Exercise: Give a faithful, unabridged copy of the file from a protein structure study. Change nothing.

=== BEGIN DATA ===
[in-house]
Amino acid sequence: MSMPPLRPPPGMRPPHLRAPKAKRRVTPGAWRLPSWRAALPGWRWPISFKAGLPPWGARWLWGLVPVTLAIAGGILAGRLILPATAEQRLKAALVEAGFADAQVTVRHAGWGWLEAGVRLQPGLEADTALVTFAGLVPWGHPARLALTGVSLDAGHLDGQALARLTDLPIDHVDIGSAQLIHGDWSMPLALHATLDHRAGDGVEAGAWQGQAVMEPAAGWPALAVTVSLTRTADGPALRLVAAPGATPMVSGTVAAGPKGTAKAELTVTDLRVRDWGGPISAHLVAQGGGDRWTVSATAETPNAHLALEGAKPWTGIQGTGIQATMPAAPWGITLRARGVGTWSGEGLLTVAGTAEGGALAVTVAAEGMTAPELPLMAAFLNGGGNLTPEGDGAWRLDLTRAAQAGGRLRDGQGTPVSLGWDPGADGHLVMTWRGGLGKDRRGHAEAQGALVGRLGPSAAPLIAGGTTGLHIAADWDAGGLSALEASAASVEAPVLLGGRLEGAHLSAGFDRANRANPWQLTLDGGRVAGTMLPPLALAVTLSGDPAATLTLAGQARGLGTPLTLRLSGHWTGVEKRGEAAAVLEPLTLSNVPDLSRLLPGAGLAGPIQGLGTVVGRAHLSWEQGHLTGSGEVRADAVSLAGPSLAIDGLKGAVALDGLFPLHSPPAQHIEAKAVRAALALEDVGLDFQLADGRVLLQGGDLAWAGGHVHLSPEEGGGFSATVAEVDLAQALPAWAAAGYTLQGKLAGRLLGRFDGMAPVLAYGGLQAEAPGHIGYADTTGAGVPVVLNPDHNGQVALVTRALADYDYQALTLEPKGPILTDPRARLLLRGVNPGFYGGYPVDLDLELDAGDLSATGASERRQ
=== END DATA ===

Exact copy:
[in-house]
Amino acid sequence: MSMPPLRPPPGMRPPHLRAPKAKRRVTPGAWRLPSWRAALPGWRWPISFKAGLPPWGARWLWGLVPVTLAIAGGILAGRLILPATAEQRLKAALVEAGFADAQVTVRHAGWGWLEAGVRLQPGLEADTALVTFAGLVPWGHPARLALTGVSLDAGHLDGQALARLTDLPIDHVDIGSAQLIHGDWSMPLALHATLDHRAGDGVEAGAWQGQAVMEPAAGWPALAVTVSLTRTADGPALRLVAAPGATPMVSGTVAAGPKGTAKAELTVTDLRVRDWGGPISAHLVAQGGGDRWTVSATAETPNAHLALEGAKPWTGIQGTGIQATMPAAPWGITLRARGVGTWSGEGLLTVAGTAEGGALAVTVAAEGMTAPELPLMAAFLNGGGNLTPEGDGAWRLDLTRAAQAGGRLRDGQGTPVSLGWDPGADGHLVMTWRGGLGKDRRGHAEAQGALVGRLGPSAAPLIAGGTTGLHIAADWDAGGLSALEASAASVEAPVLLGGRLEGAHLSAGFDRANRANPWQLTLDGGRVAGTMLPPLALAVTLSGDPAATLTLAGQARGLGTPLTLRLSGHWTGVEKRGEAAAVLEPLTLSNVPDLSRLLPGAGLAGPIQGLGTVVGRAHLSWEQGHLTGSGEVRADAVSLAGPSLAIDGLKGAVALDGLFPLHSPPAQHIEAKAVRAALALEDVGLDFQLADGRVLLQGGDLAWAGGHVHLSPEEGGGFSATVAEVDLAQALPAWAAAGYTLQGKLAGRLLGRFDGMAPVLAYGGLQAEAPGHIGYADTTGAGVPVVLNPDHNGQVALVTRALADYDYQALTLEPKGPILTDPRARLLLRGVNPGFYGGYPVDLDLELDAGDLSATGASERRQ